Several factors are thought to cause cellular senescence:

  • DNA damage
  • Chronic inflammation
  • Decreased sirtuin levels
  • Oxidative stress
  • Nutrient signaling dysfunction
  • Mitochondrial damage
  • Telomere erosion

Chronic Administration Extends Median and Maximal Lifespan

“Chronic administration of fisetin to wild-type mice late in life improved tissue homeostasis suppressed age-related pathology, and extended median and maximum lifespan.  (Source)

This result is the first to document extension of both health span and lifespan by a senolytic with few side effects, even though administration was started late in life.”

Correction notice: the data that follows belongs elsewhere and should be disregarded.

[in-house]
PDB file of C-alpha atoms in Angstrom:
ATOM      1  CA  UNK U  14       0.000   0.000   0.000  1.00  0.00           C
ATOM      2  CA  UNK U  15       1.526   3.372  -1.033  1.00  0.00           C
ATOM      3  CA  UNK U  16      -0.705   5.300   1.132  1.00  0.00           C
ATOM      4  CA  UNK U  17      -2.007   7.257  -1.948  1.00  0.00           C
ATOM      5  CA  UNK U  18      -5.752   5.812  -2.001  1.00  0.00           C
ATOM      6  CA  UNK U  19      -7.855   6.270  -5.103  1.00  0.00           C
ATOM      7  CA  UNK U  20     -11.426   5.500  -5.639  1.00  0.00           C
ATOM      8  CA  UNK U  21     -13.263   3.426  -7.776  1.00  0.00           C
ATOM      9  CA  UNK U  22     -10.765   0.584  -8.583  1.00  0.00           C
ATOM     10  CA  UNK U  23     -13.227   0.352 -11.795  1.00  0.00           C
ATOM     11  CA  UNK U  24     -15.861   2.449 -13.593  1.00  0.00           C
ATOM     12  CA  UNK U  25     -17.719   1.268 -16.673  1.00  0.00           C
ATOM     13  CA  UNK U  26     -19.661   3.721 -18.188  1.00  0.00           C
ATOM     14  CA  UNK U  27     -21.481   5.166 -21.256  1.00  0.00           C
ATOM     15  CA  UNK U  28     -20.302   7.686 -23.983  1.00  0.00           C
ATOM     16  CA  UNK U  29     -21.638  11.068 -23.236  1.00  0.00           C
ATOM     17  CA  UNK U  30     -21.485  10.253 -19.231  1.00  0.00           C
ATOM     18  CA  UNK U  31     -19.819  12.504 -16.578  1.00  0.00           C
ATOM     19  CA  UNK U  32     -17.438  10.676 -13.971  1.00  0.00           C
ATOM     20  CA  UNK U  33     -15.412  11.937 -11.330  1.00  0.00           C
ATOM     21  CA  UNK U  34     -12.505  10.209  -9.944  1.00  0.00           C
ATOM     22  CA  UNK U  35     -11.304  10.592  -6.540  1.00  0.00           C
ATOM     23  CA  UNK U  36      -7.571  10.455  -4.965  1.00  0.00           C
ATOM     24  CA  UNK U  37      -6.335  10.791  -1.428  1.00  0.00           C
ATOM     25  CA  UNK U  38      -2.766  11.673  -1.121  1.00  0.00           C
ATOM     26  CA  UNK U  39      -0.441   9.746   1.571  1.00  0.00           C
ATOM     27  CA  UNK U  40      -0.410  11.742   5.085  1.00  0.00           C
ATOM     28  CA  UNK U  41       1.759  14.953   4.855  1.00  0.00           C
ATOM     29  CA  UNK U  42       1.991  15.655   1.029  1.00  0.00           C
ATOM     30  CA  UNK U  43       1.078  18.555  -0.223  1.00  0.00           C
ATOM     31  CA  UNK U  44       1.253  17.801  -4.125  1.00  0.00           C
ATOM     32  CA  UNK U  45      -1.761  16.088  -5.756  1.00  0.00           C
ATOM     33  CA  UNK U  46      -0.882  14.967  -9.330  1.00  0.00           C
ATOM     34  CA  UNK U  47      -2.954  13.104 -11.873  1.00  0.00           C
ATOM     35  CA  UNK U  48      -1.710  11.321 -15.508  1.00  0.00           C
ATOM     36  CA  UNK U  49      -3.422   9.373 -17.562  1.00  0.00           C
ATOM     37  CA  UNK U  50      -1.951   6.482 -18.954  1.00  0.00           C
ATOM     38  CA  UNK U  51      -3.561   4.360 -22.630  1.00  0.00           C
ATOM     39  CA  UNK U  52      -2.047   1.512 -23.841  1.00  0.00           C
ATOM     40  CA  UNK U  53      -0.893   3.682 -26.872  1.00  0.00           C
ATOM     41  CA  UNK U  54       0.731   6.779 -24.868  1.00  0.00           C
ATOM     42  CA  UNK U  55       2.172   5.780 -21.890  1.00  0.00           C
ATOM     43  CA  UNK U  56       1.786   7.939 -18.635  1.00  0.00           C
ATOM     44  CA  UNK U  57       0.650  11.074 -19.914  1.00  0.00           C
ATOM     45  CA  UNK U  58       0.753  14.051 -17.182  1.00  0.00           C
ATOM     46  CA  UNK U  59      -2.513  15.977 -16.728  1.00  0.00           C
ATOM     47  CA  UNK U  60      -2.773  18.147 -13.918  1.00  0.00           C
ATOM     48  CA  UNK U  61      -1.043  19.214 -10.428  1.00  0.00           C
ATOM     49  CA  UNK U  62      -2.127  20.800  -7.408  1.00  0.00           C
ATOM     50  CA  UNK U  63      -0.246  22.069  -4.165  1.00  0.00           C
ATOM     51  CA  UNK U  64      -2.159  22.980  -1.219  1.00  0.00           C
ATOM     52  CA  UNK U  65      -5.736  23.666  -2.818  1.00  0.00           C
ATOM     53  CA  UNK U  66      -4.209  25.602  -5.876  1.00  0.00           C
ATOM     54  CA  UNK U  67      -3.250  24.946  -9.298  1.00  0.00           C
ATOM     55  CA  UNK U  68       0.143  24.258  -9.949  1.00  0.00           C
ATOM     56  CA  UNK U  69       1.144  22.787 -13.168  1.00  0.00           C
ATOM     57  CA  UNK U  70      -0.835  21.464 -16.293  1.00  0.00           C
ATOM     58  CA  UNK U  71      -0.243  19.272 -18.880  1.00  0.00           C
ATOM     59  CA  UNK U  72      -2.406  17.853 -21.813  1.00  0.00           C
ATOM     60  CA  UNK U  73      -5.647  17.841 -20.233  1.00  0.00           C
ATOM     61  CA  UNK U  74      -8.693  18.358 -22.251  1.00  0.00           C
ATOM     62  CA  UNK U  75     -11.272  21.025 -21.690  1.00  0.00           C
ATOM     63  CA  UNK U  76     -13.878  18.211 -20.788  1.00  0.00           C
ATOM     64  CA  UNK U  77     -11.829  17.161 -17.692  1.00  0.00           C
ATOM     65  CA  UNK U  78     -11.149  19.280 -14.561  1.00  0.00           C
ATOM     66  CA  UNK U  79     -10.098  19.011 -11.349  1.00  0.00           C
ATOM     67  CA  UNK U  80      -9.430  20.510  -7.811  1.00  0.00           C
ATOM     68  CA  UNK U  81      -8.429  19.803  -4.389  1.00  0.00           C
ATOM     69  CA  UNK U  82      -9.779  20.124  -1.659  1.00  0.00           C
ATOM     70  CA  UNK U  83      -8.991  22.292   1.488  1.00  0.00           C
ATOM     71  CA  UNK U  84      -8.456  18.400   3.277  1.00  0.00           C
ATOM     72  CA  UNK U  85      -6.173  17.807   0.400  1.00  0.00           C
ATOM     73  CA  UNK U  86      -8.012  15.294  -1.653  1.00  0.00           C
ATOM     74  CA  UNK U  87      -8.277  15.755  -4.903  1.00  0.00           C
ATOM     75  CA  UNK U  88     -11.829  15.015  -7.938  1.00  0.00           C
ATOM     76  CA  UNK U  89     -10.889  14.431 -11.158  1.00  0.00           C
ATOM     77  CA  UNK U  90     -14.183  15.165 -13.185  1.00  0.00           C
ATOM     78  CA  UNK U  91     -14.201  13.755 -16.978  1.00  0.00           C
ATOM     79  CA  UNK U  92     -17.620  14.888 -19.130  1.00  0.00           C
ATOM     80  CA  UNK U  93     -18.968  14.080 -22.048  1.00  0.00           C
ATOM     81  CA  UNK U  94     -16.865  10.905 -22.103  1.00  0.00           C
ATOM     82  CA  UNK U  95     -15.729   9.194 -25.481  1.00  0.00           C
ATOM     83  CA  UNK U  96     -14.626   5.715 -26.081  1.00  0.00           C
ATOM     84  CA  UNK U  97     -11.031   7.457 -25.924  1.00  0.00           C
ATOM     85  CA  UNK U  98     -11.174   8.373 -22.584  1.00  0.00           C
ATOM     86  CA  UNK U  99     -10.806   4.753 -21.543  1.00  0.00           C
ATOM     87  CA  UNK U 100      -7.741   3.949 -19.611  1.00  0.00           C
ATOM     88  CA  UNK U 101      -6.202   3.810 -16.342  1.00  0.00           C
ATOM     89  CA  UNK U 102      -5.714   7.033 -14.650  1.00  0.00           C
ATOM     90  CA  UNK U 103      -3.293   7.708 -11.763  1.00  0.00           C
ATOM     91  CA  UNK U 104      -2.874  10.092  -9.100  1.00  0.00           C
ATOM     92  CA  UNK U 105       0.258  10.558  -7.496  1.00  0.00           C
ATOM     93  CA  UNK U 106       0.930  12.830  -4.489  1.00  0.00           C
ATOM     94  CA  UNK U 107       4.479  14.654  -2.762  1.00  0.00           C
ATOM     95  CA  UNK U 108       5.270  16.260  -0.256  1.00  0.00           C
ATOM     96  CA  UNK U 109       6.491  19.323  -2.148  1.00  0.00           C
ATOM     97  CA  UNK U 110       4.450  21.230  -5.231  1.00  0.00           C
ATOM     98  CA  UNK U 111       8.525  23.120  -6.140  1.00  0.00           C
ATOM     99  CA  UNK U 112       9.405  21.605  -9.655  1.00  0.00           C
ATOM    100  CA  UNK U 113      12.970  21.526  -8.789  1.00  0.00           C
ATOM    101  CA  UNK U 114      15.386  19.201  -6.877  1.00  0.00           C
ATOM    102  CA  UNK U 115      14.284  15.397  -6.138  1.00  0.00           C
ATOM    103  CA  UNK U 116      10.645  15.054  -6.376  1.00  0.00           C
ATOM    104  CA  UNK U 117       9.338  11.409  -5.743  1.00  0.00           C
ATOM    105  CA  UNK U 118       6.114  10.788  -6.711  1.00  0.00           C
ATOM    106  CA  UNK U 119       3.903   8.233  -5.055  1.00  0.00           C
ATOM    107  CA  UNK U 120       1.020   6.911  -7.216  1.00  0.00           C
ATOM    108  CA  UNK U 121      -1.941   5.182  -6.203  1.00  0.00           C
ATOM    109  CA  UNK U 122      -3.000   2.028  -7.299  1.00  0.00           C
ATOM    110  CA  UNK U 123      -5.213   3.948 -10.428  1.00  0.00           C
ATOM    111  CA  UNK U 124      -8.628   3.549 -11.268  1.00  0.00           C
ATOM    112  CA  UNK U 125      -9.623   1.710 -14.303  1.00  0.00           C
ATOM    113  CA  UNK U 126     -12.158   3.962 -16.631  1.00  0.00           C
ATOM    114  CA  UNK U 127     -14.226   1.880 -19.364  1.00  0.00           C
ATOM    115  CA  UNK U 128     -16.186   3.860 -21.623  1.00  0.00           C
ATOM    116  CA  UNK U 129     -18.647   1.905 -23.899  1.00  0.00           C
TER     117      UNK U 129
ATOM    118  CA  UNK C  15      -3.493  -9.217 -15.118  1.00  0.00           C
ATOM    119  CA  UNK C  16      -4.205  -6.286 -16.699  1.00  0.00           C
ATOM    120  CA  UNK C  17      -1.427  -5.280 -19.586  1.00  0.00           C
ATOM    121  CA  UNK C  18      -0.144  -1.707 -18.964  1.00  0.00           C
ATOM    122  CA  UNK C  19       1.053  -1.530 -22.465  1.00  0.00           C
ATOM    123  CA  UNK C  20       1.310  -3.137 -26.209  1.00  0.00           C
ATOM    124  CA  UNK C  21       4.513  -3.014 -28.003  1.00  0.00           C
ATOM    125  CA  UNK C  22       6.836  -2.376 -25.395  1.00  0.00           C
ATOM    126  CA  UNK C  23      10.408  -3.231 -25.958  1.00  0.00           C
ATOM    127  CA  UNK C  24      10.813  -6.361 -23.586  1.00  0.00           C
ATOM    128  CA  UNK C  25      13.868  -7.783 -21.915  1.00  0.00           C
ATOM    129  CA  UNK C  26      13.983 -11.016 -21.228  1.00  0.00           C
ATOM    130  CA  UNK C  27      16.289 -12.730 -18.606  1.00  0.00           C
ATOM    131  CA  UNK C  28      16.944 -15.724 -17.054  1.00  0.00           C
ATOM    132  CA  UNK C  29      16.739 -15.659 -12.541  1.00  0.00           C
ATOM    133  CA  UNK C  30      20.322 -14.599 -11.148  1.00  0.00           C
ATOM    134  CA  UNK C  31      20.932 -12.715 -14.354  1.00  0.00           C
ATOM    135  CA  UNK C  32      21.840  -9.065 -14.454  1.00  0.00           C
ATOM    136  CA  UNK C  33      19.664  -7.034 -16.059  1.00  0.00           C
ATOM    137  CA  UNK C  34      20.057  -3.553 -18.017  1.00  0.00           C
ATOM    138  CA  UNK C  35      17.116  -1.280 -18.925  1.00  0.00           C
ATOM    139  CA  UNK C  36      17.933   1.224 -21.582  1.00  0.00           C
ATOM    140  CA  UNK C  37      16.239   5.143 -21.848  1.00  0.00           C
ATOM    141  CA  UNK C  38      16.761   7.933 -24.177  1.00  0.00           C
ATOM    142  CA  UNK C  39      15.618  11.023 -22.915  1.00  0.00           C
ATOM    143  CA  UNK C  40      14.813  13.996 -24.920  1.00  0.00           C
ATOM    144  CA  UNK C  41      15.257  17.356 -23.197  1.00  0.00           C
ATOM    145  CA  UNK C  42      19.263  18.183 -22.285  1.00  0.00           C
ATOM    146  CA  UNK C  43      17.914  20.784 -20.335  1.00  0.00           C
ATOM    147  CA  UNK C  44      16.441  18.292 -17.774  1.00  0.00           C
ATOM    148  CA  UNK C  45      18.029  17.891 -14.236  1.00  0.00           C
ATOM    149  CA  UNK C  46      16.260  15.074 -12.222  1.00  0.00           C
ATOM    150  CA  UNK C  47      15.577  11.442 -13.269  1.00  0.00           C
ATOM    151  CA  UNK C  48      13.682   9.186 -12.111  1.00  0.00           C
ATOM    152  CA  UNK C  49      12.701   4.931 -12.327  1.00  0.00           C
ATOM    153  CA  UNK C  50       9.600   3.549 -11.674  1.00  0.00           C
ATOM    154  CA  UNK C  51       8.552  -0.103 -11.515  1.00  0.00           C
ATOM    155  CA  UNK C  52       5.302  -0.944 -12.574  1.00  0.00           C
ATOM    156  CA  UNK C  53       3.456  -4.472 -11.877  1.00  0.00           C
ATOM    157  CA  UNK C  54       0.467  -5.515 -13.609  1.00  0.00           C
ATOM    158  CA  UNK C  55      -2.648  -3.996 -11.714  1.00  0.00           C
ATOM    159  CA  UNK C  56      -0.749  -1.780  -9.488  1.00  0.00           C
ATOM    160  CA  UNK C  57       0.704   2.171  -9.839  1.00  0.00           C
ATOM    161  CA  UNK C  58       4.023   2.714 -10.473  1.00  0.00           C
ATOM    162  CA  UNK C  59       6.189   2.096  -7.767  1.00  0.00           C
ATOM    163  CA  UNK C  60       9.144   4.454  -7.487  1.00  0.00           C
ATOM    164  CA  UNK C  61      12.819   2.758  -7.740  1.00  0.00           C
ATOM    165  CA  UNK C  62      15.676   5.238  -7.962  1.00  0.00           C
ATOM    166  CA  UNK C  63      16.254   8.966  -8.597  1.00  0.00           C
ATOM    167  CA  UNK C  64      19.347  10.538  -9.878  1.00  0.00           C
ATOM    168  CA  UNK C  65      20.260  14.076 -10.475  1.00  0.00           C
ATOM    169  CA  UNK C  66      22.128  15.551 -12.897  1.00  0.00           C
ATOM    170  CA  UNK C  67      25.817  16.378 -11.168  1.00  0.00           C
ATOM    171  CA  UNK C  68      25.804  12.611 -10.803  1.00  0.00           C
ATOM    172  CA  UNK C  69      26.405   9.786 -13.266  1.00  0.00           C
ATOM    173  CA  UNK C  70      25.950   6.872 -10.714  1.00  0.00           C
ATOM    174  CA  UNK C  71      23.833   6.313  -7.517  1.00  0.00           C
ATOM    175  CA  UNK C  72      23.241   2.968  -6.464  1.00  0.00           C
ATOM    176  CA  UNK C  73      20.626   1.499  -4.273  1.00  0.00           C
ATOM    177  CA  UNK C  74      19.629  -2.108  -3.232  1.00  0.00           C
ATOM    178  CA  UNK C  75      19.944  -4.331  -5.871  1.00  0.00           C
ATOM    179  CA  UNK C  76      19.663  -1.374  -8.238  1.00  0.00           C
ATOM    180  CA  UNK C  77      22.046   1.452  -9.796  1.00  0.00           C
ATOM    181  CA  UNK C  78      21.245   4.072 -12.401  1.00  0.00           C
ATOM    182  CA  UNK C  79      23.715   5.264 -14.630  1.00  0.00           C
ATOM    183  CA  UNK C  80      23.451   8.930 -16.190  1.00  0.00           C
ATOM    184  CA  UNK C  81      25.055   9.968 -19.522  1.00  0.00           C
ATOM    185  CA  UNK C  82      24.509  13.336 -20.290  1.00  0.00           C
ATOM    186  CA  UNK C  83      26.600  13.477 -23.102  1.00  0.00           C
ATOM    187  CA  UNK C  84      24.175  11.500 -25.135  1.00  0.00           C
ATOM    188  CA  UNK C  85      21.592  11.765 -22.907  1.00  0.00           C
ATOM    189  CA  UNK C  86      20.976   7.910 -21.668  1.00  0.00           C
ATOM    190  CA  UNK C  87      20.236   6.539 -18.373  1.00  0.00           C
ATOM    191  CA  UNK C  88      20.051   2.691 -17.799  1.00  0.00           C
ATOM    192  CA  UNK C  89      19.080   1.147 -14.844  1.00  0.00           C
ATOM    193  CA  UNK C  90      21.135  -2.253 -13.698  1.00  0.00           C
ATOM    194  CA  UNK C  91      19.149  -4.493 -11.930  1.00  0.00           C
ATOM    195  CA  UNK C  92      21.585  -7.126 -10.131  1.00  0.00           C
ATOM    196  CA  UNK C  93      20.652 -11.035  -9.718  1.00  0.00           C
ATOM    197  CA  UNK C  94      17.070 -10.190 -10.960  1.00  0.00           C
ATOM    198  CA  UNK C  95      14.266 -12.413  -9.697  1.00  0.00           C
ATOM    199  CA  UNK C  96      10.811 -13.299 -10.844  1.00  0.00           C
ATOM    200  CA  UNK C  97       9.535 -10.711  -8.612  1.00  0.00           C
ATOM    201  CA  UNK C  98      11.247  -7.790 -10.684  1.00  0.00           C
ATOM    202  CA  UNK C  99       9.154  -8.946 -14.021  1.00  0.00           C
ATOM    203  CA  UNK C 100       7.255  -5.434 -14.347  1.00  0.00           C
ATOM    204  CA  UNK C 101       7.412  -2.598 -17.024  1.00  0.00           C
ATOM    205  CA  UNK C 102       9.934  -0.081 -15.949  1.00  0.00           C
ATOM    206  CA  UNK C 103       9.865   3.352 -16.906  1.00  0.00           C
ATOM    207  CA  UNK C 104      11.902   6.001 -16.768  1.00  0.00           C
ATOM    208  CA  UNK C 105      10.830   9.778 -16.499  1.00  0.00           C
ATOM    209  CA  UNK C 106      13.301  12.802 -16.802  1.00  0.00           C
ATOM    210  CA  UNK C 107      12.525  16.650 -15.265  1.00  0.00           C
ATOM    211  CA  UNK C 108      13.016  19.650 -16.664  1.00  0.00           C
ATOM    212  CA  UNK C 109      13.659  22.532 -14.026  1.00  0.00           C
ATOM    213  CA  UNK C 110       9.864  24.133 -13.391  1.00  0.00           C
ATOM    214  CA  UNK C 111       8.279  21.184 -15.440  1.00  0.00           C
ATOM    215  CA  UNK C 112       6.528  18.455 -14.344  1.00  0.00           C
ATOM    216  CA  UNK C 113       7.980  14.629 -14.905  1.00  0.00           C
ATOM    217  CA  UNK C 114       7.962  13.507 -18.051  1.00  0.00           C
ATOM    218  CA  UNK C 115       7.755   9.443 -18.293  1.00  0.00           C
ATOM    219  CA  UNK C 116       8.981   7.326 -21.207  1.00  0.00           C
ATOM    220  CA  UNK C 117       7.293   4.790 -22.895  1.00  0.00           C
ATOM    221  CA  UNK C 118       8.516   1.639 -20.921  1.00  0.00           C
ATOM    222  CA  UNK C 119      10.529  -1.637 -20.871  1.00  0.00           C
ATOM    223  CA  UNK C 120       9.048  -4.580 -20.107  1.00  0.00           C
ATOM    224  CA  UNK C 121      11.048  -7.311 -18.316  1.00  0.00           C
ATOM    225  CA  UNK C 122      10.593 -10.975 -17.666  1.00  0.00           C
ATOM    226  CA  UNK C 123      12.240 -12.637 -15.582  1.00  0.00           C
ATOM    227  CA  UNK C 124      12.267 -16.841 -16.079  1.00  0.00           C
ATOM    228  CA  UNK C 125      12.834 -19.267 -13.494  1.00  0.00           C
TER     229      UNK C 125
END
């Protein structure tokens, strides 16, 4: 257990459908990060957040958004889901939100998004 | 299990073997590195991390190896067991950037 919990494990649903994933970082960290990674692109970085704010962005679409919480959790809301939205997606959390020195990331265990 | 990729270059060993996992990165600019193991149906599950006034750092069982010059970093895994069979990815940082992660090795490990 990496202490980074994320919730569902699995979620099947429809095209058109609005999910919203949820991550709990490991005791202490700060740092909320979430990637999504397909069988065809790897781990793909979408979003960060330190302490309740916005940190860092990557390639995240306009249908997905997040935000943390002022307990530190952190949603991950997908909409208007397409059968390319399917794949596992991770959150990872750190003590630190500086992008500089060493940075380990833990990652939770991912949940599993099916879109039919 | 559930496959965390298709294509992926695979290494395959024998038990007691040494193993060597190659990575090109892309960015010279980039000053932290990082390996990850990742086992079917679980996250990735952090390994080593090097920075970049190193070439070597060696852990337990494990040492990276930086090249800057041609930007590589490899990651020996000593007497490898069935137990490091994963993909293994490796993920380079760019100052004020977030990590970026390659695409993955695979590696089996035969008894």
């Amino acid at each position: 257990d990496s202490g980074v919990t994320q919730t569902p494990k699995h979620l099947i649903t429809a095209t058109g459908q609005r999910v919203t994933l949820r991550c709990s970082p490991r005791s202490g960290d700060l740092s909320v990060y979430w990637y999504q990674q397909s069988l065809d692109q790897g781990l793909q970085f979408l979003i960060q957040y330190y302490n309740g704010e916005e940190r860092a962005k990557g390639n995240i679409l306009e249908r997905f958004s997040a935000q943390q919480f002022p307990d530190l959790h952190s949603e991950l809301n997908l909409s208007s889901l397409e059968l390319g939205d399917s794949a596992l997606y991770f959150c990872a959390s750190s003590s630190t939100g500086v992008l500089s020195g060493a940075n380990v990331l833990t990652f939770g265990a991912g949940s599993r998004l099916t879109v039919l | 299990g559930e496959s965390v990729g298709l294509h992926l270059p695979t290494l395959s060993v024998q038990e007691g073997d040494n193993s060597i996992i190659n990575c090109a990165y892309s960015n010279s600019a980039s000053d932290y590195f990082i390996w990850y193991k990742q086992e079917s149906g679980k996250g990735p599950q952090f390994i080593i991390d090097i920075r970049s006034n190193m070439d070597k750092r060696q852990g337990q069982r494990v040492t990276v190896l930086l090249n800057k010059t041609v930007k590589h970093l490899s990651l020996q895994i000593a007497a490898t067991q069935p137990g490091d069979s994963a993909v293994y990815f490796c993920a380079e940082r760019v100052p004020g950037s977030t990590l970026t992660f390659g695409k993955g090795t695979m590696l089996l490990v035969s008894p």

Fisetin Reduced Deficits Following a Stroke

Fisetin is one of the most common and bioactive flavonoids which possesses potential neuroprotective effects. Fisetin also enhances learning and memory, decreases neuronal cell death, and suppresses oxidative stress.  (Source)

Researchers investigating safe and effective neuroprotective treatments for stroke discovered fisetin to be a potent therapeutic approach.

“Based upon the results of these screens, we tested the best flavonoid, fisetin, in the small clot embolism model of cerebral ischemia in rabbits. Fisetin significantly reduced the behavioral deficits following a stroke, providing proof of principle for this novel approach to identifying new compounds for the treatment of stroke.” (Source)